As a yogi continues to practice, they learn more about the strengths and weaknesses in their body and mind. A stronger yogic practice called Gnana yoga allows the individual to build the intellect to overcome their weaknesses. This derivative nature is in parallel to observability, rendering users the capability to study, analyze and formulate solutions to problems based on the data.
According to yoga, every body has five transitional phases called Kosha, they are annamay, manomaya, pranamaya, vijnanamaya and anandamaya. To observe each of these phases closely and to practice the relevant yogic stances for each of these phases is the best approach to embracing yoga. Similarly, in observability, it is necessary to manage the events from the five phases of an SDLC namely, planning, analysis, design, implementation, and maintenance.
Modern yogic stances have evolved to be collaborative between two or more individuals, who elevate each other’s strengths to gain health and mental benefits. So is observability. Most observability platforms today are highly collaborative allowing users to collaborate in data analysis, error handling, and debugging.
The yoga that is practiced today has changed drastically from the initial practice 5000 years ago. The modern versions of yoga factor the current day need to be quicker, result driven and less strenuous. So are all observability platforms in the cloud era. Observability has been around since we started using computing systems. With the advent of cloud-native, serverless, and microservices-driven application development, observability has taken center stage. The tools catering to modern-day needs have new-age solutions such as quick implementations, pre-configured plugins, and more. The implementation-to-use timeline is a matter of minutes.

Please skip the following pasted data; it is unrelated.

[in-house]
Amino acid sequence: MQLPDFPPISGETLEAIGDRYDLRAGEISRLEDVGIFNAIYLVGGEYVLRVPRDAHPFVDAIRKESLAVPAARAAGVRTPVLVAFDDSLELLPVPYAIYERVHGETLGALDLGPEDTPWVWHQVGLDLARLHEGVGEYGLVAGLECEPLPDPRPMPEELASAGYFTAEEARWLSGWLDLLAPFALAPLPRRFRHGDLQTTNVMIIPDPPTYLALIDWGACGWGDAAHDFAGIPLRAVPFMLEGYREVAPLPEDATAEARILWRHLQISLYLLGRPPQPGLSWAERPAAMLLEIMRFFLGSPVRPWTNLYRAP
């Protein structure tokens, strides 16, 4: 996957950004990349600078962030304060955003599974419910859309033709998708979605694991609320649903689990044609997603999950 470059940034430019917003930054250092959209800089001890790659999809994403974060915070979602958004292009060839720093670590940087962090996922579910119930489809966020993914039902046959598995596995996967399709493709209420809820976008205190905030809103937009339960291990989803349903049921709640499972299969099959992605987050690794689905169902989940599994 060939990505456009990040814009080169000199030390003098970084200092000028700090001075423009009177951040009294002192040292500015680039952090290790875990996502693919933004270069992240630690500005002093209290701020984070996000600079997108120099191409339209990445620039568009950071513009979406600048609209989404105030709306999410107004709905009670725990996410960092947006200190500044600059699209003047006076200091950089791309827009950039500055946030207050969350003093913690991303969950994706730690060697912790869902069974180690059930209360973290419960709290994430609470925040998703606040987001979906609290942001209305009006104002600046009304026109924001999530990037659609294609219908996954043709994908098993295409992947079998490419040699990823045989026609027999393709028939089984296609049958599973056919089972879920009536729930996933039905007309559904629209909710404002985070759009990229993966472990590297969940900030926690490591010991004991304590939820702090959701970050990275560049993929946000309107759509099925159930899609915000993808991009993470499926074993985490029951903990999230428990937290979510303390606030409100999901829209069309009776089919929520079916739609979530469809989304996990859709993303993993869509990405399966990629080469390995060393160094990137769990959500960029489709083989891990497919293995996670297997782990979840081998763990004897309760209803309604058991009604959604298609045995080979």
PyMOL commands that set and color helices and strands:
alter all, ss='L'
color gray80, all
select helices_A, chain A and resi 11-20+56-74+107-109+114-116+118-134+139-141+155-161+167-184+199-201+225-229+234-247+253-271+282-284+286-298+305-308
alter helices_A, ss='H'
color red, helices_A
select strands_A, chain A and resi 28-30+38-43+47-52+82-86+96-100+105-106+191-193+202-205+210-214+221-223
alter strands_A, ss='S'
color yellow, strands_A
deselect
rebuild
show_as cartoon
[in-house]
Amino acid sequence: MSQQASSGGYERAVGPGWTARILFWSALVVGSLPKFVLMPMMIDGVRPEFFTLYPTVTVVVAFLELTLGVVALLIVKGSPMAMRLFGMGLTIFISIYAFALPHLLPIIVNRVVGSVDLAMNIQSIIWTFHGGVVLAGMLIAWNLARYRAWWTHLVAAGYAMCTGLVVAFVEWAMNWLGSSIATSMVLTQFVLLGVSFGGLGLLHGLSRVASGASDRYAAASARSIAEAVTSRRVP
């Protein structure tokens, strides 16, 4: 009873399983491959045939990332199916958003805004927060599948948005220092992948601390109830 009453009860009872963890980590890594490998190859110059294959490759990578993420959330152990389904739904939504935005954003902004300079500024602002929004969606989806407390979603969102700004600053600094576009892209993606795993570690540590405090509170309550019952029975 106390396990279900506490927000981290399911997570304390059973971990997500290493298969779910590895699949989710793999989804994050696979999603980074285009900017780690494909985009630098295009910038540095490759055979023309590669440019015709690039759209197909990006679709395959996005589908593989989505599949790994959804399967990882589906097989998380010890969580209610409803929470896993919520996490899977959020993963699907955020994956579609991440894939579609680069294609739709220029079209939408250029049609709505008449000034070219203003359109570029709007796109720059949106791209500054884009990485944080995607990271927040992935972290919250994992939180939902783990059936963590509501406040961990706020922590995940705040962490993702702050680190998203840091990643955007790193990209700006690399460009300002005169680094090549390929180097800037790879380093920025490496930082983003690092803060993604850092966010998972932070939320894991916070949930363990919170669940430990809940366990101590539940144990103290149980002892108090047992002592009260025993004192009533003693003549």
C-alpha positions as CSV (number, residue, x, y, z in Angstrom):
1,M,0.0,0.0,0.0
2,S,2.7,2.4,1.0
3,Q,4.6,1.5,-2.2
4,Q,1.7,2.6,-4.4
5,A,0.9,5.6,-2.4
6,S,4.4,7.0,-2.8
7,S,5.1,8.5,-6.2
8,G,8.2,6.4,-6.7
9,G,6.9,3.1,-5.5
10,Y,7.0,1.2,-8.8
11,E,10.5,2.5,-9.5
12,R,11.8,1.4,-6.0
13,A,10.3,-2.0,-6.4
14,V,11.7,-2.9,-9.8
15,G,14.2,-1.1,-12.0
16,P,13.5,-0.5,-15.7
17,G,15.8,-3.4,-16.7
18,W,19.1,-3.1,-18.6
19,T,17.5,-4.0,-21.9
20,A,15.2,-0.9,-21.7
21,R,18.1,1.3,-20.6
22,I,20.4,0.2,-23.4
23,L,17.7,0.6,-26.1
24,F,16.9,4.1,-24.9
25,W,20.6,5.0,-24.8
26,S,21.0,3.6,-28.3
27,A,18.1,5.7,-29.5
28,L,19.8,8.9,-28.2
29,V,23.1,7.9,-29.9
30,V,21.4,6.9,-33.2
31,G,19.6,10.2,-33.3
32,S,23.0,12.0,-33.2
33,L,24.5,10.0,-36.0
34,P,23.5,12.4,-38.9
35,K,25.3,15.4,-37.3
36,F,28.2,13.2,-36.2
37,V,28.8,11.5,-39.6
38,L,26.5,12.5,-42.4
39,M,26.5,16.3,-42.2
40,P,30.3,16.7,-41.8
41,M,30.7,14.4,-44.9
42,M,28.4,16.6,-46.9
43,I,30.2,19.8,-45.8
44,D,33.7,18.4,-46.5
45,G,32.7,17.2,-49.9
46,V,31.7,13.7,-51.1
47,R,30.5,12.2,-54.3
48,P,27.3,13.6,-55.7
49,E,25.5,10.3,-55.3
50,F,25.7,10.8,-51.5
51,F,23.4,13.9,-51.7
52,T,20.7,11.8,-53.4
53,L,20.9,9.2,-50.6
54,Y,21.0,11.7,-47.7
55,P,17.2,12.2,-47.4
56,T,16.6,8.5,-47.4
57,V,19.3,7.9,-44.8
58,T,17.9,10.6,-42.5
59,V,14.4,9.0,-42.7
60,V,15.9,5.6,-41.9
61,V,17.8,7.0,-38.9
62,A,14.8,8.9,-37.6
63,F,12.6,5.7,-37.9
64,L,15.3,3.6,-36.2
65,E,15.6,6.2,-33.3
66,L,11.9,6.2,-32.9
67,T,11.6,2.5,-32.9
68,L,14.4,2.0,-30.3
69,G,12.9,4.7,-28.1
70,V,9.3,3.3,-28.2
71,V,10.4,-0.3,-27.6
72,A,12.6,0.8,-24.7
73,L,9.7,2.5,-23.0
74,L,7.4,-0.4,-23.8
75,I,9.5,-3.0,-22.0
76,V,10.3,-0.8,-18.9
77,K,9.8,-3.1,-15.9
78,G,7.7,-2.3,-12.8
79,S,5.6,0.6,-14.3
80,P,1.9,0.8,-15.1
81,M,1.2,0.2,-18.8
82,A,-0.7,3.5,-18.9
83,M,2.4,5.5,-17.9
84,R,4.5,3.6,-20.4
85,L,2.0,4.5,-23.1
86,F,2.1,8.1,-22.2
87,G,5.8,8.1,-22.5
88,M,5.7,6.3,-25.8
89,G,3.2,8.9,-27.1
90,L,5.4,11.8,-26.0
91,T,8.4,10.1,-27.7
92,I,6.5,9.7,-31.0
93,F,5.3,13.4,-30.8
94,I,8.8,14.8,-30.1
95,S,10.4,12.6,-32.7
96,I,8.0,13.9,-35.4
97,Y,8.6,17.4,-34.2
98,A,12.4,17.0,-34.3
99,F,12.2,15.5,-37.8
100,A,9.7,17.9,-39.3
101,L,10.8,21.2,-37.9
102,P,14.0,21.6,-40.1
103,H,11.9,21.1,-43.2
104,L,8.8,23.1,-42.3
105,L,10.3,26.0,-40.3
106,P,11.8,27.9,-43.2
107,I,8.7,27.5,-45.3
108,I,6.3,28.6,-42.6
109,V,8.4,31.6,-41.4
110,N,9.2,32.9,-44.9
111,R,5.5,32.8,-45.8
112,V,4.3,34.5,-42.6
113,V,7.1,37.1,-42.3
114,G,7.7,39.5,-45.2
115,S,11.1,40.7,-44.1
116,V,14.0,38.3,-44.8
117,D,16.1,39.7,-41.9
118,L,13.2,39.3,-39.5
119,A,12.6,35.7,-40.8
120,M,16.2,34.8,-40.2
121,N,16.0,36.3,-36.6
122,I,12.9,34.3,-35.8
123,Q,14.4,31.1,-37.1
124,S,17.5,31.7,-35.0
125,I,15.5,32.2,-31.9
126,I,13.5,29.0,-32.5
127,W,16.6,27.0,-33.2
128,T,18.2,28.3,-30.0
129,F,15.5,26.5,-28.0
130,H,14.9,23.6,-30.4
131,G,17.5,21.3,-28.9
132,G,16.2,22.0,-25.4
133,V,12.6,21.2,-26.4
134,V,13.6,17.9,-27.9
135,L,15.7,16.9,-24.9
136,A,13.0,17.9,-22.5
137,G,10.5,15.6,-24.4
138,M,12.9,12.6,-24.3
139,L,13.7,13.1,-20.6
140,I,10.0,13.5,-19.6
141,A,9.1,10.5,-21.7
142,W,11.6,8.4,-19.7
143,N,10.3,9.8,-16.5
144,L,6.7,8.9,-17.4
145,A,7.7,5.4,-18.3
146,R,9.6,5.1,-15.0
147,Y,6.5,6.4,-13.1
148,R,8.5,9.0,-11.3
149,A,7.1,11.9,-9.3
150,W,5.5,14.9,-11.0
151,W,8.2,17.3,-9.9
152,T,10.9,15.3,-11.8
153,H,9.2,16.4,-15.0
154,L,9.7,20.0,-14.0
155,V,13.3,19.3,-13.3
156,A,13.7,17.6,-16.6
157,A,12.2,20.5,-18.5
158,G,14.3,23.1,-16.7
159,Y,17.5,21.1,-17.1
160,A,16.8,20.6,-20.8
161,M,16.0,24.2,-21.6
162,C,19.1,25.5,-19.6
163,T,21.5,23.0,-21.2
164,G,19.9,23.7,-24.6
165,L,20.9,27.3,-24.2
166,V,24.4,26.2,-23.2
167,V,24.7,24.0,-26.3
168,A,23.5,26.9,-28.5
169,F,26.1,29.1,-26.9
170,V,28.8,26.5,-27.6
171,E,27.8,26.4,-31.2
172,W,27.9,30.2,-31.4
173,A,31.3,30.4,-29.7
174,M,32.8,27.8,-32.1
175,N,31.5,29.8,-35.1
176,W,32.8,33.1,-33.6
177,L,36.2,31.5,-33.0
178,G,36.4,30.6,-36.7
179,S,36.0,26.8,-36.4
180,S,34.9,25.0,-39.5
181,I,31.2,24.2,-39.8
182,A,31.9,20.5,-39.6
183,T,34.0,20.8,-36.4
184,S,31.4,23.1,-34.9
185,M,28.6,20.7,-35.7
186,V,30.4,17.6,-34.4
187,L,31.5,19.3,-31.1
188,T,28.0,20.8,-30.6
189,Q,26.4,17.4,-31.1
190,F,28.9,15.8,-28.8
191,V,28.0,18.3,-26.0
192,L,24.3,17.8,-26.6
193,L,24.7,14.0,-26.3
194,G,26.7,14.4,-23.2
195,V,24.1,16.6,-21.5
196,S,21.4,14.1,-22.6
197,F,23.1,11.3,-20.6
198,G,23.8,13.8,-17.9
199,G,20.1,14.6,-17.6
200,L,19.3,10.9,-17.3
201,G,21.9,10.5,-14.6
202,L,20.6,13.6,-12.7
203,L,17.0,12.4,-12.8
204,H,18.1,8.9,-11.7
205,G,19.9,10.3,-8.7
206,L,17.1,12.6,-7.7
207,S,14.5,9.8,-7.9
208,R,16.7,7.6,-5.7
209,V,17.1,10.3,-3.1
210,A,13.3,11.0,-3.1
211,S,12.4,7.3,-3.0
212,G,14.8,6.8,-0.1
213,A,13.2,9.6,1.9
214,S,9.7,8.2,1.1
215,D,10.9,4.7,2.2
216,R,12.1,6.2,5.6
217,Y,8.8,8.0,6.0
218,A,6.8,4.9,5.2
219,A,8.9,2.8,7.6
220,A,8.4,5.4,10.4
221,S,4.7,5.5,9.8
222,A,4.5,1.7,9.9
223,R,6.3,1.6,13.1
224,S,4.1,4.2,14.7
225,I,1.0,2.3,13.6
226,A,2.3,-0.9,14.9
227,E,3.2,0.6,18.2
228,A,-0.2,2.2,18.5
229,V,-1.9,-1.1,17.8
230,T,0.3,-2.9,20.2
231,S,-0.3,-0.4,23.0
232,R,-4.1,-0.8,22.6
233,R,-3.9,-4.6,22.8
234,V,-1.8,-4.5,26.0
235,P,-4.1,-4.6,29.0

New age yogis are experimenting with yogic postures with other physical training disciplines such as acrobatics, Pilates, etc. This approach to yoga brings in people mastering in those disciplines to make yogic postures more efficient. This is similar to observability because in the observability space, there’s an agreement that there is never a one size fits all solution. OpenTelemetry was the result of this thought process. With an integrative approach like OpenTelemetry, organizations can pick and choose the most appropriate solution for themselves, without compromising on quality.
Yoga, as we discussed earlier, is practiced in many forms. There’s a growing consensus that there is no perfect way to do a specific yogic pose. The poses dictated by the rhythmic movements of the body and breathing techniques are long gone. Now yoga is simplified for everyone to do. So is observability. Companies like ours offer a solution for small to medium size businesses, individuals, contractors, or even a user who simply wants a smart home logging solution. Such solutions do not have endless querying on terminals or exhaustive installation steps, they offer a quick start to get up and running for everyone.
If this post makes you curious about observability or our product, reach out to our awesome customer support team. Until we get back with our next installment of interesting new features and product insights, stay observant with observIQ.